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  30.  1
    The Challenge of the Avant-Garde.Paul Wood (ed.) - 1999 - Yale University Press.
    The Challenge of the Avant-Garde is the fourth of six books in the series Art and its Histories, which form the main texts of an Open University course. The course has been designed for students who are new to the discipline but will also appeal to those who have undertaken some study in this area. This volume traces the challenge posed to the academic canon by the emergent avant-garde of the early and mid-nineteenth century. It looks at significant shifts in (...)
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  31. Thomas Reid's Critique of Joseph Priestley: Context and Chronology.Paul Wood - 1985 - Lumen 4:29-45.
     
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  32.  17
    Defining the Scottish Enlightenment: Richard B. Sher, Church and University in the Scottish Enlightenment: The Moderate Literati of Edinburgh.Paul Wood - 2017 - Journal of Scottish Philosophy 15 (3):299-311.
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  33.  18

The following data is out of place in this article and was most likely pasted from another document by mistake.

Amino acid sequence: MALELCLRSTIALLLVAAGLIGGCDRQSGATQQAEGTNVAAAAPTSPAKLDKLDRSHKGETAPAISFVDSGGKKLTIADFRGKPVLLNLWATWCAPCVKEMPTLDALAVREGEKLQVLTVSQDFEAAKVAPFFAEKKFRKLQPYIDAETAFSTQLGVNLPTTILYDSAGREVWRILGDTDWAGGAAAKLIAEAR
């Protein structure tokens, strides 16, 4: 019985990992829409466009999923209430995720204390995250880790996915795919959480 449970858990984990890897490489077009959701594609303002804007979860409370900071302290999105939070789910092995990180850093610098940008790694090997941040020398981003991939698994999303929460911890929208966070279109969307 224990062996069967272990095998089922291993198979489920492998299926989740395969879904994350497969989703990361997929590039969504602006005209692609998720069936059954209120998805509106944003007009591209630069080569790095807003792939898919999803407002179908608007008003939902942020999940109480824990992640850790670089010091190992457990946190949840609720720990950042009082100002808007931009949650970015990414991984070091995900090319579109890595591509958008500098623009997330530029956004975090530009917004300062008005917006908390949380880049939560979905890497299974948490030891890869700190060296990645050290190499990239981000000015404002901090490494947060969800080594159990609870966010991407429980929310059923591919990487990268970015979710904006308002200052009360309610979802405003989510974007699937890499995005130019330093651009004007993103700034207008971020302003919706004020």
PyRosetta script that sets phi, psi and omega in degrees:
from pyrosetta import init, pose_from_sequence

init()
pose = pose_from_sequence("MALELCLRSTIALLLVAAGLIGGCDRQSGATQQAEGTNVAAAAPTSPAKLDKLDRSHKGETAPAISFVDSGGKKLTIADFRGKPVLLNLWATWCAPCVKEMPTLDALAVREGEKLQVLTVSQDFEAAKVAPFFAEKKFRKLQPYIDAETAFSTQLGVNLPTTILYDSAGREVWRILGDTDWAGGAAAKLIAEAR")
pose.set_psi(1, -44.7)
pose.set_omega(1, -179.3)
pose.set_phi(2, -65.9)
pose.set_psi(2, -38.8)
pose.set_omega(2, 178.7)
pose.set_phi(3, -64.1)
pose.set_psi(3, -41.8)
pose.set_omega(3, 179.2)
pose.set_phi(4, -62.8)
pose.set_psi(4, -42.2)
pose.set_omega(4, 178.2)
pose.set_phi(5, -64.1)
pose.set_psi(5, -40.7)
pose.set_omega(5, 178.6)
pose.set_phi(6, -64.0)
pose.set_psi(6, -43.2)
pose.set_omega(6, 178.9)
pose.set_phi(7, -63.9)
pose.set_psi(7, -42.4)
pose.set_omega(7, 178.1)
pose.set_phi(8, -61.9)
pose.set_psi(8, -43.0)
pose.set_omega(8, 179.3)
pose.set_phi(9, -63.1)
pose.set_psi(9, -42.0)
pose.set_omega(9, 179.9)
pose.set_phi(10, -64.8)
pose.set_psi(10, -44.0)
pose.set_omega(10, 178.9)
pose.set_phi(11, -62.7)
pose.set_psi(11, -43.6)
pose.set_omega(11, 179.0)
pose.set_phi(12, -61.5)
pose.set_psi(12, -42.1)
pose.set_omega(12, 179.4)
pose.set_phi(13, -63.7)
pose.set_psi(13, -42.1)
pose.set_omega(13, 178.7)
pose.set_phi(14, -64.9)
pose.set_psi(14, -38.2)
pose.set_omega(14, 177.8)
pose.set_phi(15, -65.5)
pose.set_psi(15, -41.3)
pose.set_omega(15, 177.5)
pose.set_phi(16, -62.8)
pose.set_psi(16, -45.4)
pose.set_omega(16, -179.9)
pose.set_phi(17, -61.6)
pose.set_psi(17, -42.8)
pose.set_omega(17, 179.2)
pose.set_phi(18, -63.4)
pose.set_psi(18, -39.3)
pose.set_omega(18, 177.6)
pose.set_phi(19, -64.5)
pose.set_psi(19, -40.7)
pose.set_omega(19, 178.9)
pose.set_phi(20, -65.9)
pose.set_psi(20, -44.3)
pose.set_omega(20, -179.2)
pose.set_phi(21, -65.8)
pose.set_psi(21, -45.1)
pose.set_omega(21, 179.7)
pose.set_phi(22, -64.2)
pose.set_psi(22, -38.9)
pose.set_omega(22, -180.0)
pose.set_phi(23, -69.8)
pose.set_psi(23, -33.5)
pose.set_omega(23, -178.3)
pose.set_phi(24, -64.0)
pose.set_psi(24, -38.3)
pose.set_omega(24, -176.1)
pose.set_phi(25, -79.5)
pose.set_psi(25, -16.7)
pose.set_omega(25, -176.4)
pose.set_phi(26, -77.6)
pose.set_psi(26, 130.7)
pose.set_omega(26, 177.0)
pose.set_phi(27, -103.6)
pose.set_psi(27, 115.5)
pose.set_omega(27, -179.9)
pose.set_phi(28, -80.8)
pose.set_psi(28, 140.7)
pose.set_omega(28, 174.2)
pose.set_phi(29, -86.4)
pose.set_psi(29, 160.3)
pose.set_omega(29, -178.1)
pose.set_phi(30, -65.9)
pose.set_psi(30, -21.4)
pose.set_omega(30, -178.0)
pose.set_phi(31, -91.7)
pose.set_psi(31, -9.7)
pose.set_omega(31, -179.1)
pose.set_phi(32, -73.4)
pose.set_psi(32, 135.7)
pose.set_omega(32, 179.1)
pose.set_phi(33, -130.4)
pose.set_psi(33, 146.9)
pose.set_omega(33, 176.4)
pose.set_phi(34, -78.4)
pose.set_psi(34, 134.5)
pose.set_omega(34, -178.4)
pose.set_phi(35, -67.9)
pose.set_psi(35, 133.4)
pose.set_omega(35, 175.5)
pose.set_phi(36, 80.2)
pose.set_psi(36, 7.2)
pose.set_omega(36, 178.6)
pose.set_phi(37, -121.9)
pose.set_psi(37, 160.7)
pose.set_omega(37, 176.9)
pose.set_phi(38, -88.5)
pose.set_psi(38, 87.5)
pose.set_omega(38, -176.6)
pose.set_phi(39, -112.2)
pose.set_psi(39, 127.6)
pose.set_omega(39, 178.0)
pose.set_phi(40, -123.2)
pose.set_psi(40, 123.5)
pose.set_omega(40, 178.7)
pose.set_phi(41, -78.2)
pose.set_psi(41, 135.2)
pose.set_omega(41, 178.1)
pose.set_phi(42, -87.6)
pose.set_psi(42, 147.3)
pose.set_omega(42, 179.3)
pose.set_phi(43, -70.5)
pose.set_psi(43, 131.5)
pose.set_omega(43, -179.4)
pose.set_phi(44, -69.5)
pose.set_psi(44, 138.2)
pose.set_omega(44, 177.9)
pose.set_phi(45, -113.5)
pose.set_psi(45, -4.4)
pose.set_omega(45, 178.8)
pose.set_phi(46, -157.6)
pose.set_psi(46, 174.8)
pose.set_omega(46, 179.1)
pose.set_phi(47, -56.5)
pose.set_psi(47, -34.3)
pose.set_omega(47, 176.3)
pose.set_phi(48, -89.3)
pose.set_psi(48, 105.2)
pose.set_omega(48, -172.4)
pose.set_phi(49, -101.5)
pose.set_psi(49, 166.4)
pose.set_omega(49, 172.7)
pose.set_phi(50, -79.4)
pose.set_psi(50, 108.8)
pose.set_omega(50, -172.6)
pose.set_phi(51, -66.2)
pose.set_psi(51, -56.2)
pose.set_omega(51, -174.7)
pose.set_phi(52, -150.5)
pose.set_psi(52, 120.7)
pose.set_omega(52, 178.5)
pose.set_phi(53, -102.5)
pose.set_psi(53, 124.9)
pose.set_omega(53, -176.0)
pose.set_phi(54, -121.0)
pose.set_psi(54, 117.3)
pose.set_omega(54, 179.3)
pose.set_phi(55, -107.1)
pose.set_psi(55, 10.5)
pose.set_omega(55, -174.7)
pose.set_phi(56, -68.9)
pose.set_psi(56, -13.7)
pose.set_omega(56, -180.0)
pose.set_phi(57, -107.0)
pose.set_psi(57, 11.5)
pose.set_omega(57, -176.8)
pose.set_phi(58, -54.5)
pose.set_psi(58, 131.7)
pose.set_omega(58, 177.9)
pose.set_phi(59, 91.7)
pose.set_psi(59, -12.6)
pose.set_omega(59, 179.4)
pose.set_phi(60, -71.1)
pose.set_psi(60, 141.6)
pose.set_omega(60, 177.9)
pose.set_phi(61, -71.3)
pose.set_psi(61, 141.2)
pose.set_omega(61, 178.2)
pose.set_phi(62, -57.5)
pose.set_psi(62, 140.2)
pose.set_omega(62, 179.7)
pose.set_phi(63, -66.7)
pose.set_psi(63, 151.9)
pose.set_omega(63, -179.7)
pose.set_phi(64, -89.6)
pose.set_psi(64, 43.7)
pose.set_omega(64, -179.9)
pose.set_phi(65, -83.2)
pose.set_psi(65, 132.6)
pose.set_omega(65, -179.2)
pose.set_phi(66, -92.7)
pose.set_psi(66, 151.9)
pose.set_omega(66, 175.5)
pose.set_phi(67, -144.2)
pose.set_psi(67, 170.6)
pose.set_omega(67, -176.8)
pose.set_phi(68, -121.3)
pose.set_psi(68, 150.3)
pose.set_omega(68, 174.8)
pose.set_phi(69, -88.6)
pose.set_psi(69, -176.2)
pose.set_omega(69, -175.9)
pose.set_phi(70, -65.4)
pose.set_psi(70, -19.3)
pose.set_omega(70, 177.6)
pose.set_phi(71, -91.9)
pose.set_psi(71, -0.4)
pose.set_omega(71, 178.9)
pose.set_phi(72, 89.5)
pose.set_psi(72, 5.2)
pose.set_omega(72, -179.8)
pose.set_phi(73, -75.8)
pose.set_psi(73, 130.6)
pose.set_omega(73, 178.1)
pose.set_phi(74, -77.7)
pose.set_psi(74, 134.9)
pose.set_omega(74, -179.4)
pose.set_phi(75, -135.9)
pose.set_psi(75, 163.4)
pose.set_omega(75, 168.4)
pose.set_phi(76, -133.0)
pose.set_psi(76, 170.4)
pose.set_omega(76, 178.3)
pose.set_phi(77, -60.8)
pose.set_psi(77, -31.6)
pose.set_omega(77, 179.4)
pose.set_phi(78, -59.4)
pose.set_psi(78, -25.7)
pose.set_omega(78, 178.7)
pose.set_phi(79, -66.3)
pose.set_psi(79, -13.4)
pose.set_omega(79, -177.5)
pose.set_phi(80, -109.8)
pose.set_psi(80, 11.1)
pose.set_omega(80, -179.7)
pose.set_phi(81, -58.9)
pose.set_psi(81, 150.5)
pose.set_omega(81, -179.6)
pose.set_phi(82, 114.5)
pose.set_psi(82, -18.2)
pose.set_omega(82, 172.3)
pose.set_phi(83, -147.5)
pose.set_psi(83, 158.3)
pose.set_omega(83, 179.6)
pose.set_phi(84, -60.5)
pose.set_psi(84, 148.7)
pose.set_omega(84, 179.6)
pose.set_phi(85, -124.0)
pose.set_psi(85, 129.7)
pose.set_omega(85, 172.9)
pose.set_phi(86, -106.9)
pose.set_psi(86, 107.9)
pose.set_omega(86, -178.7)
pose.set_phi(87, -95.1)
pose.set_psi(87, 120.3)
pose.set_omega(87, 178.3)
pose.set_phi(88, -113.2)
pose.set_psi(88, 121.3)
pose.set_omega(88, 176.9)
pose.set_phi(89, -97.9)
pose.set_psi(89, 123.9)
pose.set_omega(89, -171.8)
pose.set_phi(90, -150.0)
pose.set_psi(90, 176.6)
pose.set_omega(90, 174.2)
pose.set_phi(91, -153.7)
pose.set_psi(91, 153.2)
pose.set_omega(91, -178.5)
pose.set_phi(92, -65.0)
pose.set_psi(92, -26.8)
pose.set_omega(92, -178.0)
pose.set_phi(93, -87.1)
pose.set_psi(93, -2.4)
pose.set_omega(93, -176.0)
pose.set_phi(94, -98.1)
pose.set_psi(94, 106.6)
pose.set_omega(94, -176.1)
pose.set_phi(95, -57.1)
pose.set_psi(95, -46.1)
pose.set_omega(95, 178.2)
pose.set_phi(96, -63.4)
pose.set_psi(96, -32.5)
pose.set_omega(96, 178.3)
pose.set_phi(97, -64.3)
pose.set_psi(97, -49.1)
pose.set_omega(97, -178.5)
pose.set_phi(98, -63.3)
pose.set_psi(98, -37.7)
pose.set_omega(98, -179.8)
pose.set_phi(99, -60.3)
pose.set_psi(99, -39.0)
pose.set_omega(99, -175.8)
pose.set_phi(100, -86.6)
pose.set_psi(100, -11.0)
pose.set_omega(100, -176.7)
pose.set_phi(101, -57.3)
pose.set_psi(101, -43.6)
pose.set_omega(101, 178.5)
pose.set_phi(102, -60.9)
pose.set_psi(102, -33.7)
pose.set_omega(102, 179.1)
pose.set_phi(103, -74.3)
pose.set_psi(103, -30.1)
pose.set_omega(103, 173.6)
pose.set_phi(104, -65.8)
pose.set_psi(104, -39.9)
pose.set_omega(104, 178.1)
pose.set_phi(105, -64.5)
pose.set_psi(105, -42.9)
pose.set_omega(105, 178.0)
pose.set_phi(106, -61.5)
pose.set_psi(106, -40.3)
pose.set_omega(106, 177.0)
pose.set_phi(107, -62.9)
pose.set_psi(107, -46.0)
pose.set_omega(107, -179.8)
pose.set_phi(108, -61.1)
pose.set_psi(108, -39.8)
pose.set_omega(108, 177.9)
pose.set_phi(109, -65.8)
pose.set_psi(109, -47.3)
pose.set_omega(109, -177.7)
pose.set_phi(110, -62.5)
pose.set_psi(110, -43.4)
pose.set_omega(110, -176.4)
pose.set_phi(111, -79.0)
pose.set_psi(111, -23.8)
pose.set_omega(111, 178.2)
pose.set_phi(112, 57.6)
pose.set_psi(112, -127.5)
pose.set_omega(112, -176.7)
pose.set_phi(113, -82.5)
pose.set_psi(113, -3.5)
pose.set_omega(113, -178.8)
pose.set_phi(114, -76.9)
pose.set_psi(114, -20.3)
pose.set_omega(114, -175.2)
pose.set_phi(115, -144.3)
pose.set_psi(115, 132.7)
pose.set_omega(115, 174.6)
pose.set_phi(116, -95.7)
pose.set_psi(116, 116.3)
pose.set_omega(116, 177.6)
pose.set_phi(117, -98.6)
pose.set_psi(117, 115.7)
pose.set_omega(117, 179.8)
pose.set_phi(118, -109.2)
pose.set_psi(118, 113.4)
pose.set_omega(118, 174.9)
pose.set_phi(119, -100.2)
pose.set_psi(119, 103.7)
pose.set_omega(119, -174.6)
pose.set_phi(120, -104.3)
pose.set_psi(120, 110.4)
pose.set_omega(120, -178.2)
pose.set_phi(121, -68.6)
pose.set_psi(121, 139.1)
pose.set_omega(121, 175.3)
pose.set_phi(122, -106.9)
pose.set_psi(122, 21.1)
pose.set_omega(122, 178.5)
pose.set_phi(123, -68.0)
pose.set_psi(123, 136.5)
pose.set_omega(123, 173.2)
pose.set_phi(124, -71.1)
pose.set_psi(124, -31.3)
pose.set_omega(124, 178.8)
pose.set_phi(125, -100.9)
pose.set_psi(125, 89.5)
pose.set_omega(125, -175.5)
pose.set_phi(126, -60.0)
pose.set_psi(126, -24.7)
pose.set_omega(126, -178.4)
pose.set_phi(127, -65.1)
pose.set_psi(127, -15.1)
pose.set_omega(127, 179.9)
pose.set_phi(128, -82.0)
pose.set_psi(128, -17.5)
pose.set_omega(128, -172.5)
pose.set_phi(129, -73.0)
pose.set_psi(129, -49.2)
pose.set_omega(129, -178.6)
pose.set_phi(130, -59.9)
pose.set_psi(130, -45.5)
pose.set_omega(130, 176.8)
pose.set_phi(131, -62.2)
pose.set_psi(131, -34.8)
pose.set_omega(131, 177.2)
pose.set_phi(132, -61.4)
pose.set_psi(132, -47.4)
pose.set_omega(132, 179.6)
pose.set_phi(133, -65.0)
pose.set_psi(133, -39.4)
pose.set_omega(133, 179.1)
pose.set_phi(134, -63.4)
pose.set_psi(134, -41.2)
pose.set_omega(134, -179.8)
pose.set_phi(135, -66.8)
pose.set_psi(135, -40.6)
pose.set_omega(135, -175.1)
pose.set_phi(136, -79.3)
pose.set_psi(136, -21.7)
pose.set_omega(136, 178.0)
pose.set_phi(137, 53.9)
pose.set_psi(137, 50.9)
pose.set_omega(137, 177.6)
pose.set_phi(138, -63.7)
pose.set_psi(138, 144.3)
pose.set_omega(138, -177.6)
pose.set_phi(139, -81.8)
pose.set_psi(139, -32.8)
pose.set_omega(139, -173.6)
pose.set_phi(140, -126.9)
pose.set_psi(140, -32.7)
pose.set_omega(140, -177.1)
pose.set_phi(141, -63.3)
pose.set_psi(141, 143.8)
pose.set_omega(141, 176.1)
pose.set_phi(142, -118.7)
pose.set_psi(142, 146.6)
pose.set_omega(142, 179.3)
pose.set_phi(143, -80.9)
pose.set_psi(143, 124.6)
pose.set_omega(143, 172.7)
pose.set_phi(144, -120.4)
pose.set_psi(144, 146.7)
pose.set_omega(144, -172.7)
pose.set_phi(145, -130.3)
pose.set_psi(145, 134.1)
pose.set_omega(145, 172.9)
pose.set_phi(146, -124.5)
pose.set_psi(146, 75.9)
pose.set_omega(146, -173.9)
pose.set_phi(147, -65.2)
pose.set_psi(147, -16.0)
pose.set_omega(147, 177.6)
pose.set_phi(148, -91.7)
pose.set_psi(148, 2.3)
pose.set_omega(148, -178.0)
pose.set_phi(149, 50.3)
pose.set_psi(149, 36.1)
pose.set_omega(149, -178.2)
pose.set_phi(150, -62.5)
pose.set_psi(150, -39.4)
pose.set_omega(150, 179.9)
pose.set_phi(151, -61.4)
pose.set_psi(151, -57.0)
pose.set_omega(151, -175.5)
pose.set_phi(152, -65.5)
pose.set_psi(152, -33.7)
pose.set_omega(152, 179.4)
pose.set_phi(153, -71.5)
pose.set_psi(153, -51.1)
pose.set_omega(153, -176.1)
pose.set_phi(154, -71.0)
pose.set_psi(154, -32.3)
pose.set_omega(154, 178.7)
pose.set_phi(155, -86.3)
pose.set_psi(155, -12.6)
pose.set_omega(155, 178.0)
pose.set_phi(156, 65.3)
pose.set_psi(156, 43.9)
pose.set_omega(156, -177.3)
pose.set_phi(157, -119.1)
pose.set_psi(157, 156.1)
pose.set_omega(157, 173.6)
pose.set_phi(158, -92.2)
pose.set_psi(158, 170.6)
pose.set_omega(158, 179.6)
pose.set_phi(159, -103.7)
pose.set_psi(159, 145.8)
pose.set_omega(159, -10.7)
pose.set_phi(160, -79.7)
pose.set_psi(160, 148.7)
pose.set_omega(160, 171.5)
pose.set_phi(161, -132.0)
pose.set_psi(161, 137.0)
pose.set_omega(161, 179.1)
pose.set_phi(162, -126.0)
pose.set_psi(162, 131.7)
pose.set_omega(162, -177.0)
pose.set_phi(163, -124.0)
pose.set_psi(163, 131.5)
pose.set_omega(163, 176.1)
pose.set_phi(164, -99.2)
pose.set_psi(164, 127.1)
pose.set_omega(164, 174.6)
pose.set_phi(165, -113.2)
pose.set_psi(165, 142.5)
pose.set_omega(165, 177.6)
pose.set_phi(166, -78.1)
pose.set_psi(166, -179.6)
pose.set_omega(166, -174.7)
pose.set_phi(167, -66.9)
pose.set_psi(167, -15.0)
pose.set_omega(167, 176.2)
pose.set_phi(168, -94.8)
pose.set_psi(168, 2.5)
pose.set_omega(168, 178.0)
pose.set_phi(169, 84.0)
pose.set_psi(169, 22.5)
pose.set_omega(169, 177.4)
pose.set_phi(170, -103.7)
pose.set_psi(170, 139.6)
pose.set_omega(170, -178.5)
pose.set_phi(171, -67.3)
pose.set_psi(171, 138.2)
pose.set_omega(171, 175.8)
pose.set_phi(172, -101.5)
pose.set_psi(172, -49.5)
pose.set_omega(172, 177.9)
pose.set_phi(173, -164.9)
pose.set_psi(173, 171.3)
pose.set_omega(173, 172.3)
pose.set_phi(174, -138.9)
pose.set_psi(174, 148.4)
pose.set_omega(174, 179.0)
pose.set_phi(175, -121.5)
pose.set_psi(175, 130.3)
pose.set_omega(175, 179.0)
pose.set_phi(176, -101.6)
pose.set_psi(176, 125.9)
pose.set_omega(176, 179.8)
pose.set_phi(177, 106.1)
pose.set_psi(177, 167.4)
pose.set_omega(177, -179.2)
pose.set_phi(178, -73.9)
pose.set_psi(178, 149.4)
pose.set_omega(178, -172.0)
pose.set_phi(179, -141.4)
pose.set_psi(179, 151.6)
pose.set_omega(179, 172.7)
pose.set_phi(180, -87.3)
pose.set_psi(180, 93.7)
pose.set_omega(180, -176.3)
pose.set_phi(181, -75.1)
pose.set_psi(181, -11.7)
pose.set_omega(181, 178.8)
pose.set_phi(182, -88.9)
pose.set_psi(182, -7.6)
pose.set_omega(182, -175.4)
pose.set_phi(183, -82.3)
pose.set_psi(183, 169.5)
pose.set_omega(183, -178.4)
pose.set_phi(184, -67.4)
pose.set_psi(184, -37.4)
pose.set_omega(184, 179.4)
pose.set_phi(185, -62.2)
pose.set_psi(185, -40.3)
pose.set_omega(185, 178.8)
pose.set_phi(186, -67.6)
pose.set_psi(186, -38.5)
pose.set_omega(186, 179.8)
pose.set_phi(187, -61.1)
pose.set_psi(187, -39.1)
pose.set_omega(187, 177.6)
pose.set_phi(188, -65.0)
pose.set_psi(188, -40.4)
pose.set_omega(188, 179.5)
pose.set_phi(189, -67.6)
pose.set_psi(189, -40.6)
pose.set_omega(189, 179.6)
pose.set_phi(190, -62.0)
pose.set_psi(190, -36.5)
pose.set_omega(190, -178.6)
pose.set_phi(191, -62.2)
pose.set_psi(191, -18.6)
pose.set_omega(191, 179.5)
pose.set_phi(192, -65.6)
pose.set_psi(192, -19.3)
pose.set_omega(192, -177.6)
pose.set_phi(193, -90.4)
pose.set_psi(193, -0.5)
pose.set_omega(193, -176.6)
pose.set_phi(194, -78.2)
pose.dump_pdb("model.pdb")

In a Dark Wood. [REVIEW]Paul Wood - 1998 - Environmental Ethics 20 (2):215-218.
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  34.  35
    The Promotion of Individual Autonomy in Environmental Ethics.Paul Wood - 2000 - Environmental Ethics 22 (1):73-84.
    In his book The Morality of Freedom, Joseph Raz argues that the promotion of personal autonomy can serve as a constitutive principle for a comprehensive political theory. He maintains that three conditions are necessary for attainment of individual autonomy: appropriate mental abilities, an adequate range of options, and independence. In this essay, by focusing on Raz’s conception of an adequate range of options, we suggest that Raz’s theory justifies environmental conservation in general. We present an empirical framework of present-day assaults (...)